Farmers producing biogas from an AD plant can receive payments for producing renewable heat (from the Renewable Heat Incentive, RHI), electricity (from the Feed-In Tariff or Renewables Obligation), or transport fuel (from the Renewable Transport Fuel Obligation), all of which are entirely unrelated to the EU or the CAP. So, it is just one of those anaerobic digestion myths!

Biogas Myth 2 – The “Magic of ‘miracle’ green digesters” is fading as pioneers go bust” in the UK

Image shows progressive Anaerobic digestion and biogas production growth in the UK.

This plot shows accelerating anaerobic digestion and biogas production growth in the UK. (Click image to enlarge.)

Second, despite the insolvencies referred to in the article, the UK AD industry is growing and is forecast to continue to do so.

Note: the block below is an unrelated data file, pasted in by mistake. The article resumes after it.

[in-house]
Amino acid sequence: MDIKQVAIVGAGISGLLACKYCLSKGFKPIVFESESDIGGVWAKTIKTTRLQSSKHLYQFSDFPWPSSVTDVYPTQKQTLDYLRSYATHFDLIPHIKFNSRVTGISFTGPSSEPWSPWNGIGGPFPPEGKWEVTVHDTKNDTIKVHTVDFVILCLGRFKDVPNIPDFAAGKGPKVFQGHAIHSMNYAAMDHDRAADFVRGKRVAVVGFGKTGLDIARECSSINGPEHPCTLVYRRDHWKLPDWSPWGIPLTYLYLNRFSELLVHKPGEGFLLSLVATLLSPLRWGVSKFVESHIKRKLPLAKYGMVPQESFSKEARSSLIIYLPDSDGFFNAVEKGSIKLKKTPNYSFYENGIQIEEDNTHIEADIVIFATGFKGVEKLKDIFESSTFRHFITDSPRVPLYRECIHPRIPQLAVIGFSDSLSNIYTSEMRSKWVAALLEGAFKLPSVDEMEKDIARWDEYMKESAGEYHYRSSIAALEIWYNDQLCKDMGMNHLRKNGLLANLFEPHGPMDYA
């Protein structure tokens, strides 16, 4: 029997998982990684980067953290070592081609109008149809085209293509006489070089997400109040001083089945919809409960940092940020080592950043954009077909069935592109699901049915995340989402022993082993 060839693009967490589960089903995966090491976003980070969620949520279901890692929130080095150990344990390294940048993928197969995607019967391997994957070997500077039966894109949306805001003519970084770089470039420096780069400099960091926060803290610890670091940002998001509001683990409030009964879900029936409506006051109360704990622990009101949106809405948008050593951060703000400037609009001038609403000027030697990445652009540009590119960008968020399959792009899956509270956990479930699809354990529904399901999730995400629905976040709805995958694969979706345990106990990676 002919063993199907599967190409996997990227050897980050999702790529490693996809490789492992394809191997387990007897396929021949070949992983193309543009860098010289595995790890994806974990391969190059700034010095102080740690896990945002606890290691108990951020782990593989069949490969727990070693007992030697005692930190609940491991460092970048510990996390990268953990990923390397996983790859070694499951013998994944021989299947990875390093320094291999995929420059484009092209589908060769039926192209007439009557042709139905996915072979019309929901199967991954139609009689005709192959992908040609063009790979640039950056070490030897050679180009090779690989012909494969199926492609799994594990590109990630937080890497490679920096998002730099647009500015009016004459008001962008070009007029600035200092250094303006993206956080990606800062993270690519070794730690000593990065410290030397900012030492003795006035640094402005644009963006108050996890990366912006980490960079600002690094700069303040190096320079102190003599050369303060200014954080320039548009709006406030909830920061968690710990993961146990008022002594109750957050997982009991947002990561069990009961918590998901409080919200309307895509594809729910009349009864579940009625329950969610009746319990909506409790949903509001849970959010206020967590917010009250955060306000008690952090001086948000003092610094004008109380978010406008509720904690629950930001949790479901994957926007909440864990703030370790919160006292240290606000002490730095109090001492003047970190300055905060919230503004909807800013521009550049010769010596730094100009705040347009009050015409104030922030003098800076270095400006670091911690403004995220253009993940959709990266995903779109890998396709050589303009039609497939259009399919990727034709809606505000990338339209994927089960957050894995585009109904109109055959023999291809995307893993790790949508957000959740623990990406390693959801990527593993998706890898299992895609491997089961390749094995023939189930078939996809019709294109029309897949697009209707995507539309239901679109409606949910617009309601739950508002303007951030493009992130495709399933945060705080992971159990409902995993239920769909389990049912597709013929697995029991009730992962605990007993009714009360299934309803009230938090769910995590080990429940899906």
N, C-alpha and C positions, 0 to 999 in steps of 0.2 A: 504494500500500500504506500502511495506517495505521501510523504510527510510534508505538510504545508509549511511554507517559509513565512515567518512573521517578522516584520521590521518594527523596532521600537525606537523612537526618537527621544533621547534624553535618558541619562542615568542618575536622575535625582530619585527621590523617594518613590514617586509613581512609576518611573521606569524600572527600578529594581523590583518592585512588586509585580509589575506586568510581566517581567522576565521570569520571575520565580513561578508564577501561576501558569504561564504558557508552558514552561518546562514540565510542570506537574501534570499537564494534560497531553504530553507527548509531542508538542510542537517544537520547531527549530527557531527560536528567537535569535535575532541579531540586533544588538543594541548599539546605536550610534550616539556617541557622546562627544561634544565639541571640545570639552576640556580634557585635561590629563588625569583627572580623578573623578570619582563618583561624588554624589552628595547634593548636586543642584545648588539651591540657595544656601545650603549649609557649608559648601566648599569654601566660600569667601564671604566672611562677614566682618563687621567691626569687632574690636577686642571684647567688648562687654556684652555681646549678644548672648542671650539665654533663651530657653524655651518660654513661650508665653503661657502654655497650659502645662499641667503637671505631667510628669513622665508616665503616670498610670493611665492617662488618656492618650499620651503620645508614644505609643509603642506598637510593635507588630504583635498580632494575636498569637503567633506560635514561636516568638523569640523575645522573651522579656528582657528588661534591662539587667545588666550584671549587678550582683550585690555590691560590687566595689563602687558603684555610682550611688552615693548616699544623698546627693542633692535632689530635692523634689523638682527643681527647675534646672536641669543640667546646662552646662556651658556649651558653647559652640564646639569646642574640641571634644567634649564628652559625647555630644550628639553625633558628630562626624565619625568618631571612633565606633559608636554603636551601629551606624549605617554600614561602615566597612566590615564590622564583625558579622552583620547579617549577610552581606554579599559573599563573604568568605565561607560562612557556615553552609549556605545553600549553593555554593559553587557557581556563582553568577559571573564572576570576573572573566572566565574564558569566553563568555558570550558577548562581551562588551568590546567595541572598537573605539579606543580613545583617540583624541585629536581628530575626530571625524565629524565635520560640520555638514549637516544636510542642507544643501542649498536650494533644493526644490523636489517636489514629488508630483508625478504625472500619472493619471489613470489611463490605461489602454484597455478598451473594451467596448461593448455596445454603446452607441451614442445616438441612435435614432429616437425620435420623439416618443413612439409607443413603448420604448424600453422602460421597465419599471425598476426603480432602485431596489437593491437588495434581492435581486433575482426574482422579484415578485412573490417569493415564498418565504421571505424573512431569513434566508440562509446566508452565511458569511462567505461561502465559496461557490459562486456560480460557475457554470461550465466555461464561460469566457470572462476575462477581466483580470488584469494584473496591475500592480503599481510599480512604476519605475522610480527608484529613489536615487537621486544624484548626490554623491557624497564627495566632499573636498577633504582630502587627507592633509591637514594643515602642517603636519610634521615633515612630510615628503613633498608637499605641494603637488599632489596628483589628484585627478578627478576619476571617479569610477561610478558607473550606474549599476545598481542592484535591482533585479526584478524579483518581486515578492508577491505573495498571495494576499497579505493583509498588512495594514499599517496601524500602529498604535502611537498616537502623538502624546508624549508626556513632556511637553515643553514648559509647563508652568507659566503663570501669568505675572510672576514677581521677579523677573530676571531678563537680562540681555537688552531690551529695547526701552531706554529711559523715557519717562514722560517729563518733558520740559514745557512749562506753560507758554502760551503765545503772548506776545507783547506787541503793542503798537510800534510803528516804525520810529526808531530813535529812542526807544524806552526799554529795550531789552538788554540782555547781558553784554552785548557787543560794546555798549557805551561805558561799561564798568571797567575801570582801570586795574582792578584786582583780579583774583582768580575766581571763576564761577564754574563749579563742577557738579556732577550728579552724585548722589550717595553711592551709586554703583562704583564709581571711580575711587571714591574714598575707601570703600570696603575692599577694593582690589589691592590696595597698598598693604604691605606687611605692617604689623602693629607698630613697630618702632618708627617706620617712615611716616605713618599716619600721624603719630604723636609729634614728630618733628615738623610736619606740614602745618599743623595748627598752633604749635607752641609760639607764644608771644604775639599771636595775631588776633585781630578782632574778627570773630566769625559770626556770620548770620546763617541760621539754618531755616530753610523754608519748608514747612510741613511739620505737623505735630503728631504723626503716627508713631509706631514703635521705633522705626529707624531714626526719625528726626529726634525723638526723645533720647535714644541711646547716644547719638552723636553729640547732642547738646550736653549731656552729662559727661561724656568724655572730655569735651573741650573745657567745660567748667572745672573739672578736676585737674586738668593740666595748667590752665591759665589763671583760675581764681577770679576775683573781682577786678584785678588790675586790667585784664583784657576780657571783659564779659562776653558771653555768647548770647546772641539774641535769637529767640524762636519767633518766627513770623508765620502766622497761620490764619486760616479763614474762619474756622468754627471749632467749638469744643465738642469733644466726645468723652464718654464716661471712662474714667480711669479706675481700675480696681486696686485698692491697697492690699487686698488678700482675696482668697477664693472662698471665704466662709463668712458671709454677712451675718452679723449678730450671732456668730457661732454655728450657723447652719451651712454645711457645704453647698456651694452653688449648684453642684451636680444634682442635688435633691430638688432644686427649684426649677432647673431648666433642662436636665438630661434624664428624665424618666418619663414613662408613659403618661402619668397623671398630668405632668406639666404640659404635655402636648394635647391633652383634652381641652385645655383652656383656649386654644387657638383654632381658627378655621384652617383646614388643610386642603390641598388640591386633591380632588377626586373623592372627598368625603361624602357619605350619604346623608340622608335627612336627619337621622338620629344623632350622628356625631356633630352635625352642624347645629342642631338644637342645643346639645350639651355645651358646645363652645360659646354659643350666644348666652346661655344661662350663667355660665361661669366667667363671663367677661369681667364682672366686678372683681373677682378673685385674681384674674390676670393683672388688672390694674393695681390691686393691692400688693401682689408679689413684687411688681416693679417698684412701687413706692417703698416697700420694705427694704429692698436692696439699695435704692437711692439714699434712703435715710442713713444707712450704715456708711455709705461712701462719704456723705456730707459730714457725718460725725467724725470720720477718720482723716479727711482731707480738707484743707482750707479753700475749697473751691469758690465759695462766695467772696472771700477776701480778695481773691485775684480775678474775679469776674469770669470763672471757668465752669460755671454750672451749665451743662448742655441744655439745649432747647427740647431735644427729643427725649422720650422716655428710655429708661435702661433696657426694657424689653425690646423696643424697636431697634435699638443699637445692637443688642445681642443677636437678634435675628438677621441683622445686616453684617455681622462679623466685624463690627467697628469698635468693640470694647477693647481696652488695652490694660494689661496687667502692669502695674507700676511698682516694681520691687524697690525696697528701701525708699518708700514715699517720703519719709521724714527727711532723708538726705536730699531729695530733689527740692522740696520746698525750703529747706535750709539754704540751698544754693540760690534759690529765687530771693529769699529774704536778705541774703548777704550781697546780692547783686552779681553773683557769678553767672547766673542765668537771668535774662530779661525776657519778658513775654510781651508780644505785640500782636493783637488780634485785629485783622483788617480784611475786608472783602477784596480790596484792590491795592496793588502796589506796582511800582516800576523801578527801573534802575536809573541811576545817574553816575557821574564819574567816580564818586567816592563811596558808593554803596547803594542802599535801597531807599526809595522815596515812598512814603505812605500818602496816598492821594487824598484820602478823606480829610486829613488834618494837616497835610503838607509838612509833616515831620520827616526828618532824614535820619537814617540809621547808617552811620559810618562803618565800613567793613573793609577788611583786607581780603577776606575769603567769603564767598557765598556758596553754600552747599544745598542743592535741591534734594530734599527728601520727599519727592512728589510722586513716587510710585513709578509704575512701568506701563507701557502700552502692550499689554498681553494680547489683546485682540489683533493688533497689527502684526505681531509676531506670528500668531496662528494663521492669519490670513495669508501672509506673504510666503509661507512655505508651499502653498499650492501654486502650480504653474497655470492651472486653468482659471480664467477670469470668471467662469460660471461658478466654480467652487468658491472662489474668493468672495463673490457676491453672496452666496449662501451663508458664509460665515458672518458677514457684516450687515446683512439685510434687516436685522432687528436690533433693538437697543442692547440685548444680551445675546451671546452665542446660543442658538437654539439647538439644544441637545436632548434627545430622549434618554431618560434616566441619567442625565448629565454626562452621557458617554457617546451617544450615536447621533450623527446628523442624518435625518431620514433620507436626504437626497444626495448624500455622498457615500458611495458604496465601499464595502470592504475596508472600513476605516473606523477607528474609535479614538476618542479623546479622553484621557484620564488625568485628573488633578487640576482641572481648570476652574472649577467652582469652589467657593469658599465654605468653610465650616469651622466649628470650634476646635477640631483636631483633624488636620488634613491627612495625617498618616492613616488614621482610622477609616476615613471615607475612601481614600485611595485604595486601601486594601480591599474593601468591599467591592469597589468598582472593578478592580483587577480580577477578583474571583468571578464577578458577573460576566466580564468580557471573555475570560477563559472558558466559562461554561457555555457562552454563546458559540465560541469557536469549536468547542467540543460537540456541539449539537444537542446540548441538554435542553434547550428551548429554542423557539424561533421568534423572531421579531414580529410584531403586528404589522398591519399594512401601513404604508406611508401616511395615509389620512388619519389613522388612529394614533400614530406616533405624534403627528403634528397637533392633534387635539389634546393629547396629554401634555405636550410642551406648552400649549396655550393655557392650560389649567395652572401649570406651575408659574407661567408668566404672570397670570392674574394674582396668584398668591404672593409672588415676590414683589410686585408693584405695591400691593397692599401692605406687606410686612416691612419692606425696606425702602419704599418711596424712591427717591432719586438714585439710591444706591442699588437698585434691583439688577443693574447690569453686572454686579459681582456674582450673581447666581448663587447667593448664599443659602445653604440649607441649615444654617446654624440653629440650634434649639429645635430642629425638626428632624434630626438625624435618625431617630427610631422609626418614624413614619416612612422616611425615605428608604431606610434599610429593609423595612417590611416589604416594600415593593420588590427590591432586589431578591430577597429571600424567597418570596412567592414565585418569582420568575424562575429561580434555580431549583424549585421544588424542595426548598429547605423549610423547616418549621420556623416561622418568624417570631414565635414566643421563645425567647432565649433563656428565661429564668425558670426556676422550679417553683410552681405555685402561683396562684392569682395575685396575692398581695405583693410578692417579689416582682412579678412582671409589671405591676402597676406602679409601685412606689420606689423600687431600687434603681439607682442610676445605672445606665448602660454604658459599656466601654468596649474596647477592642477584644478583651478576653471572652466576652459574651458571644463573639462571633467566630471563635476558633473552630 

The industry trade association ADBA, expects as many as 50 new biomethane-to-grid plants to be built over the next 18 months as a result of restored tariffs from the RHI, with these plants making a vital contribution to decarbonising the UK’s heat supply.

As in all industries, it is not uncommon for AD plants to change hands as part of refinancing and upgrading arrangements, and they welcome all efforts to improve performance at AD plants.

Again , this is one more of the current anaerobic digestion myths.

Biogas Myth 3 – “Farmers find it difficult to run an AD plant”

Third, the suggestion from Jason Baker that farmers find it difficult to run an AD plant alongside their everyday farming operations does not correlate with ADBA members’ experience.

A number of their members do exactly this very successfully, having incorporated the plant into their operations, and report a wide range of benefits including homegrown energy, better management of farm wastes, and the ability to diversify their income in a time of volatile commodity prices.

Biogas Myth 4 – “Crops Used for AD raise the price of food”. “People could go hungry as a result”.